Why did George feel he needed to kill Lennie?
George and Lennie have a long-standing bond, George acting as Lennie's guardian. Referred to throughout the book as a child or an animal ("(Lennie) walked heavily, dragging his feet a bit, the way a bear drags his paws"), Lennie possesses the mental ability of a child, yet is described as having the strength of a "bull". When George discovers that Lennie has killed Curley's wife accidentally while attempting to just stroke her hair, it is apparent that Curley and the other hands from the ranch will lynch Lennie, and he will be beaten brutally and killed.
The scene in Chapter Three displaying the men trying to convince Candy to shoot his dog, is significant in foreshadowing the final climax. It ends with Candy lamenting not making the difficult decision to take full responsibility for this life:
"I ought to of shot that dog myself, George. I shouldn't ought to of let no stranger shoot my dog." (Chapter 3, Page 61)
George tackles a dilemma, and acting in love, makes the decision to end Lennie's life in order to save him from a violent, lonely death. The two have always been together and Lennie's life ends with his friend George there, still ultimately bonded in the relation of their shared dream of "livin off the fatta the lan". And thus, George is aware that they can run no further and the American dream dies as the friendship has to at that moment.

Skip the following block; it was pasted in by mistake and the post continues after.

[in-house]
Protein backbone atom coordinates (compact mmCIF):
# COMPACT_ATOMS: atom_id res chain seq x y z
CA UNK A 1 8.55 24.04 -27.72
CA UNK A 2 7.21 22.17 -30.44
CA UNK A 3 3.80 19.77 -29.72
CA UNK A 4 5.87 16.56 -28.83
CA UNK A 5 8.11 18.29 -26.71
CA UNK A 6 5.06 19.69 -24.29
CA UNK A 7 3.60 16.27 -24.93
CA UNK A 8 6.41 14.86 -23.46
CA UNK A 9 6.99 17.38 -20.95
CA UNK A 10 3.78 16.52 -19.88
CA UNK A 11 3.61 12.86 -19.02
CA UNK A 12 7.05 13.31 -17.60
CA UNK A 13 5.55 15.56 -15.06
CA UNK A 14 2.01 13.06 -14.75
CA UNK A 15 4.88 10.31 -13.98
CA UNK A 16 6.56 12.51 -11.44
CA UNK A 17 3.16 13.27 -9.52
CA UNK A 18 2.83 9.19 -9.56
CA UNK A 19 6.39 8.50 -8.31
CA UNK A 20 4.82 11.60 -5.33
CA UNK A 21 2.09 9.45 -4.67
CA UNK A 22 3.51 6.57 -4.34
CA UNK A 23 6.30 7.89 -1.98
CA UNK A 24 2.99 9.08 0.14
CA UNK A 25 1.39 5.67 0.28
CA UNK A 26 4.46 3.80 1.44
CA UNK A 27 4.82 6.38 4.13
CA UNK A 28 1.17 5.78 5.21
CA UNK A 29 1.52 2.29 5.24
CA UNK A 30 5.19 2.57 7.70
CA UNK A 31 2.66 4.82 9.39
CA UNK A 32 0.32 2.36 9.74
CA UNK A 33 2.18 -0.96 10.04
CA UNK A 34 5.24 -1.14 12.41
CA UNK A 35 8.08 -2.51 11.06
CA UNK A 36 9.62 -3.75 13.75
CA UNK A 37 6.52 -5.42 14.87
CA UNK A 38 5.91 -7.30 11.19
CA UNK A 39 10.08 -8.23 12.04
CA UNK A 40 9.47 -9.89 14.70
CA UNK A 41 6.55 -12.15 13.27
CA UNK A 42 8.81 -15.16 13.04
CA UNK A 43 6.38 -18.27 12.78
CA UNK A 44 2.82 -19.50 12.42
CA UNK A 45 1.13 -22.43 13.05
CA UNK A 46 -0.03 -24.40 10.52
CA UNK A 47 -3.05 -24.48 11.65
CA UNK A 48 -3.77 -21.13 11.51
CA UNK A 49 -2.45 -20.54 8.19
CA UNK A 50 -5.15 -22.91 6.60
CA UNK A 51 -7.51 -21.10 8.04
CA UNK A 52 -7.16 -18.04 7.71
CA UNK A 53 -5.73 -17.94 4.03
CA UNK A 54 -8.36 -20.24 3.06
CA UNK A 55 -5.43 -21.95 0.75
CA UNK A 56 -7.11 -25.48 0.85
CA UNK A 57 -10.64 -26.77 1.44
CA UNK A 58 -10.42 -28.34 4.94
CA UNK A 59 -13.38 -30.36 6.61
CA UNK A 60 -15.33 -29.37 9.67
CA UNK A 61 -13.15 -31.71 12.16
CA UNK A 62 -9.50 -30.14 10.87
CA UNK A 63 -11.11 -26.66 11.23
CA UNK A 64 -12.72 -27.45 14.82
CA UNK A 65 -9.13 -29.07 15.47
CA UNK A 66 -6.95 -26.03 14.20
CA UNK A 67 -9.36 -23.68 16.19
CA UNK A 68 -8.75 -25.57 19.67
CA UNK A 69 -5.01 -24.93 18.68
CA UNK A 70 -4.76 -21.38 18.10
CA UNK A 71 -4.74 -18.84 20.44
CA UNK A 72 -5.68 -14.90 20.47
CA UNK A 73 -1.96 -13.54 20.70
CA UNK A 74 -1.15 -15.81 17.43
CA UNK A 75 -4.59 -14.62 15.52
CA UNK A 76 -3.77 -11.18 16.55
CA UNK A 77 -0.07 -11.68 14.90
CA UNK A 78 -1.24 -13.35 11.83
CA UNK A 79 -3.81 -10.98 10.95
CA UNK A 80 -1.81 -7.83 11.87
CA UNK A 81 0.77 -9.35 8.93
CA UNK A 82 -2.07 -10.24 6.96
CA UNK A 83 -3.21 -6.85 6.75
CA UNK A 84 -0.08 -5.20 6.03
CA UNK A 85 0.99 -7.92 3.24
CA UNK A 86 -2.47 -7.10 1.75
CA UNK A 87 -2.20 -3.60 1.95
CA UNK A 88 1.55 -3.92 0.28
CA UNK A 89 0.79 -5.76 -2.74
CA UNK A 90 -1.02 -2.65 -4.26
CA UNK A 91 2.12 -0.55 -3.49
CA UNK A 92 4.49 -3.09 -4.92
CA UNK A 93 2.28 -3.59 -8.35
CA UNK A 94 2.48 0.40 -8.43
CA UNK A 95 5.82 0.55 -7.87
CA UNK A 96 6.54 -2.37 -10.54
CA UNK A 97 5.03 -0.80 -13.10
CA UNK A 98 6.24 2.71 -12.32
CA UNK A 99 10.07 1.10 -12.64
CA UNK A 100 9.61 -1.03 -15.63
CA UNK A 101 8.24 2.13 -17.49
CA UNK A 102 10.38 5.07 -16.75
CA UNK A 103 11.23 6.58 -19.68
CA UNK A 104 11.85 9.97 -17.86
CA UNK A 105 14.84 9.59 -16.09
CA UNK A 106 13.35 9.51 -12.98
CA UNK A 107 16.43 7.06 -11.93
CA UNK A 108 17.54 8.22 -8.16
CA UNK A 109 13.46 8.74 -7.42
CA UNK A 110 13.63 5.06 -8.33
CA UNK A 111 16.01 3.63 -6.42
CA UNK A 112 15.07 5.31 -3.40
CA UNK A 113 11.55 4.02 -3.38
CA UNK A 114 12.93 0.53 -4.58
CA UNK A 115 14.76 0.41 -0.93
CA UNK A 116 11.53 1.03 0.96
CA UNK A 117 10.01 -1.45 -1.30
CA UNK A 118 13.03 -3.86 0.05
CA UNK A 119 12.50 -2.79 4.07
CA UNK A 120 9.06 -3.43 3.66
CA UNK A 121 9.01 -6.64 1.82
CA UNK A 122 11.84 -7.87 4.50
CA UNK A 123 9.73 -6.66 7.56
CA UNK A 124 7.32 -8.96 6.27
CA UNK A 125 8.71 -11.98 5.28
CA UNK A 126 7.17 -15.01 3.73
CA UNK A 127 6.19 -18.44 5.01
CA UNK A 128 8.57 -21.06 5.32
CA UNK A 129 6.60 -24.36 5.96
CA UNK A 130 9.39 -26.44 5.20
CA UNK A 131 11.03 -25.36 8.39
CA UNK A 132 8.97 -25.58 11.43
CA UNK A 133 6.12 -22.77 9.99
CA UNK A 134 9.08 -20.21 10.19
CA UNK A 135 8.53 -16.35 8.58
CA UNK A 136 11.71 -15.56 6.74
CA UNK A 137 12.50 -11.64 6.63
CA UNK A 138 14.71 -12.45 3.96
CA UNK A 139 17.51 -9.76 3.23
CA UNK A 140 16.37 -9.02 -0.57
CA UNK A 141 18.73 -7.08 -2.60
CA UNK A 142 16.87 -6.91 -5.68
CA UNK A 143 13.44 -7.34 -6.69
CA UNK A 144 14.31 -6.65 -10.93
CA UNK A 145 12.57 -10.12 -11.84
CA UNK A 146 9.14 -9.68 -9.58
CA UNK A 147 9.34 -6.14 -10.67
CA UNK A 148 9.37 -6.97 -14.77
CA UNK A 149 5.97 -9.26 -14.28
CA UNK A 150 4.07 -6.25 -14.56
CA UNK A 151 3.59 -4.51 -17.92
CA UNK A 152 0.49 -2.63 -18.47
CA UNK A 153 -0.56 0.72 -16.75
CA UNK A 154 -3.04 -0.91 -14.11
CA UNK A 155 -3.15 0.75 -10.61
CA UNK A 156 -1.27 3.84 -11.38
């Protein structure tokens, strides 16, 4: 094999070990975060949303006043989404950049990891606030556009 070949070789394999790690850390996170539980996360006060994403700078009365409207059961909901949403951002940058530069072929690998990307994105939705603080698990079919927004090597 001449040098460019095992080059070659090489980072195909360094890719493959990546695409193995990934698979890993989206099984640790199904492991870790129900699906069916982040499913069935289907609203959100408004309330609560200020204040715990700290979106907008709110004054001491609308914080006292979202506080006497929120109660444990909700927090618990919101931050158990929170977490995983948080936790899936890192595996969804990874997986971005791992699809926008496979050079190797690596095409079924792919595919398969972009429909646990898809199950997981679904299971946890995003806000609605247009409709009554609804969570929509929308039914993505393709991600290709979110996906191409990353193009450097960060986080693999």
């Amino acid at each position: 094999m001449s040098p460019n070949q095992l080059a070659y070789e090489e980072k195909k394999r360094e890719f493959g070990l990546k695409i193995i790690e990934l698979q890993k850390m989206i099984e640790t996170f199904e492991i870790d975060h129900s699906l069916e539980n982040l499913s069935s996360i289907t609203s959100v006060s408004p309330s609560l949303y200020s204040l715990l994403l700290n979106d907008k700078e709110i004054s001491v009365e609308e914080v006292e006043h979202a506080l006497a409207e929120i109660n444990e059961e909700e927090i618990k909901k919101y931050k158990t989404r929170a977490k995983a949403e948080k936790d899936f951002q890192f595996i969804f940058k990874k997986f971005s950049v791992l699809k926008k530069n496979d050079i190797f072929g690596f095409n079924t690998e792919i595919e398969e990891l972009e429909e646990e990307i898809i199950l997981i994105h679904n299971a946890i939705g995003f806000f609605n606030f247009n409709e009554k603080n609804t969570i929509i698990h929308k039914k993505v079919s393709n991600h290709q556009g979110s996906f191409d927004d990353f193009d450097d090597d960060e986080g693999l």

George wants to save him, and the only way to save him is to to kill him. George, unlike Lennie, knows the type of people that live their life. He knows the fate of Lennie because he has seen it mirrored in Candy's dog.
George doesn't want to have the same regret...he wants to do it himself so it can be done kindly.
George and Lennie's relationship is one of complexity and although many readers cinsider this as 'friendship' - this is too simplistic an assumption. George has the position of being a 'foster' carer to an adult child. The shooting of Candy's dog was a bitter blow for the character to swallow - yet Steinbeck places the emphasis on his remark "I should a shot him" - thus when Lennie can no longer be kept out of the grasp of society and its laws George steps up to the mantle to do the one thing he can. Remove Lennie from harm. He had very little choice - and as the title suggests 'many a slip between cup and lip'.